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A Framework for Comparing Models of Computation
 IEEE Transactions on ComputerAided Design of Integrated Circuits and Systems
, 1998
"... Abstract—We give a denotational framework (a “meta model”) within which certain properties of models of computation can be compared. It describes concurrent processes in general terms as sets of possible behaviors. A process is determinate if, given the constraints imposed by the inputs, there are e ..."
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Cited by 323 (67 self)
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Abstract—We give a denotational framework (a “meta model”) within which certain properties of models of computation can be compared. It describes concurrent processes in general terms as sets of possible behaviors. A process is determinate if, given the constraints imposed by the inputs, there are exactly one or exactly zero behaviors. Compositions of processes are processes with behaviors in the intersection of the behaviors of the component processes. The interaction between processes is through signals, which are collections of events. Each event is a valuetag pair, where the tags can come from a partially ordered or totally ordered set. Timed models are where the set of tags is totally ordered. Synchronous events share the same tag, and synchronous signals contain events with the same set of tags. Synchronous processes have only synchronous signals as behaviors. Strict causality (in timed tag systems) and continuity (in untimed tag systems) ensure determinacy under certain technical conditions. The framework is used to compare certain essential features of various models of computation, including Kahn process networks, dataflow, sequential processes, concurrent sequential processes with rendezvous, Petri nets, and discreteevent systems. I.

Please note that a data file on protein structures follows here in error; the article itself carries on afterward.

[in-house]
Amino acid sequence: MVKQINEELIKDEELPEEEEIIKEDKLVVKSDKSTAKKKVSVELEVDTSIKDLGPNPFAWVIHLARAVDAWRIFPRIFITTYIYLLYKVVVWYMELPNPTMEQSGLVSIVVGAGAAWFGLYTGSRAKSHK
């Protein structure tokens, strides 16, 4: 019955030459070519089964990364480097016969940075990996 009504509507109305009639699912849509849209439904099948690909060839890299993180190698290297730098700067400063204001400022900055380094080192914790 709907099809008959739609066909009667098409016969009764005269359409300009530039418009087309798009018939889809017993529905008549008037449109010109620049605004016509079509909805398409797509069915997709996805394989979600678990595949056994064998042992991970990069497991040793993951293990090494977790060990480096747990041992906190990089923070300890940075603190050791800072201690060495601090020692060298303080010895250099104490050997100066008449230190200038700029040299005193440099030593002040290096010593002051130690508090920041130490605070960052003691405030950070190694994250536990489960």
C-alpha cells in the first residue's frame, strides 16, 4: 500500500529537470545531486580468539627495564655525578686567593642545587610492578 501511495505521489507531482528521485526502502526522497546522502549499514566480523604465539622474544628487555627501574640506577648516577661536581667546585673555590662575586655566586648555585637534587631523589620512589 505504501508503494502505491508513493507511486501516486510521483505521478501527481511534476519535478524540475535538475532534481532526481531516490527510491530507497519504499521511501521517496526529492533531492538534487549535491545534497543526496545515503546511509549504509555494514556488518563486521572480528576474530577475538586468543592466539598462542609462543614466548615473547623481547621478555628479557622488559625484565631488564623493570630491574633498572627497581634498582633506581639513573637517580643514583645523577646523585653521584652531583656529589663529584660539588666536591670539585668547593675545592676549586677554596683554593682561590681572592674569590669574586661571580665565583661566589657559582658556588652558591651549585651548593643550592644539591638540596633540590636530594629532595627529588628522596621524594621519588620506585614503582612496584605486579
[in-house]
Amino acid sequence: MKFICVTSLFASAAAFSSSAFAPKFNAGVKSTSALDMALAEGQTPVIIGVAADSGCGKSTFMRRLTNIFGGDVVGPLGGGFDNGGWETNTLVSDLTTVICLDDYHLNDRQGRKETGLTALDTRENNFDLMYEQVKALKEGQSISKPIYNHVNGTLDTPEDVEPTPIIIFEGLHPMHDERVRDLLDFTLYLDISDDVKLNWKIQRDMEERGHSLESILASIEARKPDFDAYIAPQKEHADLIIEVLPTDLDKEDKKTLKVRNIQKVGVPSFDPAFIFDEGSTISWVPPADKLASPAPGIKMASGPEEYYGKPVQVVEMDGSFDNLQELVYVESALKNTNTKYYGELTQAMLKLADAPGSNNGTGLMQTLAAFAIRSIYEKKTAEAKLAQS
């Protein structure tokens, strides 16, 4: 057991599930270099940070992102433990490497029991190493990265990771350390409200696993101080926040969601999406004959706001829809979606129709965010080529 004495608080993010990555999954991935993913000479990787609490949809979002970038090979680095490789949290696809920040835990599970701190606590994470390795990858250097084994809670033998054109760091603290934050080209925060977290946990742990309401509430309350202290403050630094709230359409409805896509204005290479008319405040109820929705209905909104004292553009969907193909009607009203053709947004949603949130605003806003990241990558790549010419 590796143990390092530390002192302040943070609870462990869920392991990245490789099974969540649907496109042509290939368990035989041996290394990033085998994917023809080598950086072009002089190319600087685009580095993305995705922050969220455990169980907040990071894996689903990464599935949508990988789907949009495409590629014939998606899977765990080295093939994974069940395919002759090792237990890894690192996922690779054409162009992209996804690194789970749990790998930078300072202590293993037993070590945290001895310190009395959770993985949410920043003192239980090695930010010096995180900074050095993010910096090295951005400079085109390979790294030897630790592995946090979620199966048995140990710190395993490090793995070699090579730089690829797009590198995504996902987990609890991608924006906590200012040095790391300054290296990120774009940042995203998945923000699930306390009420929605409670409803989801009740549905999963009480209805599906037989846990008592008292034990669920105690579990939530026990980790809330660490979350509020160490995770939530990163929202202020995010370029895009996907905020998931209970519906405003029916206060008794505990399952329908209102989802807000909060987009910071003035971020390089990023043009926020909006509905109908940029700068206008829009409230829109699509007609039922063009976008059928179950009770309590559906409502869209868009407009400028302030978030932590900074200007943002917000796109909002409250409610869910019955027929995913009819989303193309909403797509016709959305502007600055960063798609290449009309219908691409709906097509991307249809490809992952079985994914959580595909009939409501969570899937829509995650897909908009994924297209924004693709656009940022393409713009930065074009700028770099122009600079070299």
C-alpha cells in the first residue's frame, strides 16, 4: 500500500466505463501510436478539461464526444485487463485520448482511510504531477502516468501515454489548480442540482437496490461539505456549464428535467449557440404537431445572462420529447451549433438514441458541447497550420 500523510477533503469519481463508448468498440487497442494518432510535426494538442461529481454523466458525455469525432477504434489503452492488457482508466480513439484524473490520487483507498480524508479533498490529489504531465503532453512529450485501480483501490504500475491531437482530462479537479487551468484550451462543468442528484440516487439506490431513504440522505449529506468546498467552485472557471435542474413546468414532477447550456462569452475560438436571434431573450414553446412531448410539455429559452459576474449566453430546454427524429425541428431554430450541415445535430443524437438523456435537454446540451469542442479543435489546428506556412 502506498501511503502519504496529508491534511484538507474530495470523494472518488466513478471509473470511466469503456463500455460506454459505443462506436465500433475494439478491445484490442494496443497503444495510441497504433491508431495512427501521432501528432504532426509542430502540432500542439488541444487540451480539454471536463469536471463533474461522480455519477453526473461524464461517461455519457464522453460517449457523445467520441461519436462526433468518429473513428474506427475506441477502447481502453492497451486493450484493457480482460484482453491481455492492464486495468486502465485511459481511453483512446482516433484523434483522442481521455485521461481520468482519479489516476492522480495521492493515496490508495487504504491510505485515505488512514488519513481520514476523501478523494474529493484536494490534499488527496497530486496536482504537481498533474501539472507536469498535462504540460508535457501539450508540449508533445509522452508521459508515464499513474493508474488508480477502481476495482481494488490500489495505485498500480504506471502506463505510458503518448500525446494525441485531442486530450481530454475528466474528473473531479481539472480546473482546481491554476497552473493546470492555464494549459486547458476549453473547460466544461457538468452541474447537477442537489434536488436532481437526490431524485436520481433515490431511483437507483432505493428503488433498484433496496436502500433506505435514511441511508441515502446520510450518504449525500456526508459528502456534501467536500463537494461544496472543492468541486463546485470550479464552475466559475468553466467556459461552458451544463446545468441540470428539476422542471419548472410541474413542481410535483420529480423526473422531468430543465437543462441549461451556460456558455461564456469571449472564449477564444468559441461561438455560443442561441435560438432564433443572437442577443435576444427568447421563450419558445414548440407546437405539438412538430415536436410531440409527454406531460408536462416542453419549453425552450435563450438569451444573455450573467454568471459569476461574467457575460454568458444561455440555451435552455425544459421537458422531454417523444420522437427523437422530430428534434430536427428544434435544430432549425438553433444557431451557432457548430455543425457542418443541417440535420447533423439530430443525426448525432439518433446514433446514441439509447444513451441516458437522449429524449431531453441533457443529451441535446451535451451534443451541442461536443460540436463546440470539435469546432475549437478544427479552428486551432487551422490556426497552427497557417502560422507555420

A Denotational Semantics for Dataflow with Firing
 Memorandum UCB/ERL M97/ 3, Electronics Research
, 1997
"... Dataflow models of computation have intrigued computer scientists since the 1970s. They were first introduced by Jack Dennis as a basis for parallel programming languages and architectures, and by Gilles Kahn as a model of concurrency. Interest in these models of computation has been recently rekind ..."
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Cited by 33 (9 self)
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Dataflow models of computation have intrigued computer scientists since the 1970s. They were first introduced by Jack Dennis as a basis for parallel programming languages and architectures, and by Gilles Kahn as a model of concurrency. Interest in these models of computation has been recently rekindled by the resurrection of parallel computing, due to the emergence of multicore architectures. However, Dennis and Kahn approached dataflow very differently. Dennis ’ approach was based on an operational notion of atomic firings driven by certain firing rules. Kahn’s approach was based on a denotational notion of processes as continuous functions on infinite streams. This paper bridges the gap between these two points of view, showing that sequences of firings define a continuous Kahn process as the least fixed point of an appropriately constructed functional. The Dennis firing rules are sets of finite prefixes satisfying certain conditions that ensure determinacy. These conditions result in firing rules that are strictly more general than the blocking reads of the KahnMacQueen implementation of Kahn process networks, and solve some compositionality problems in the dataflow model. 1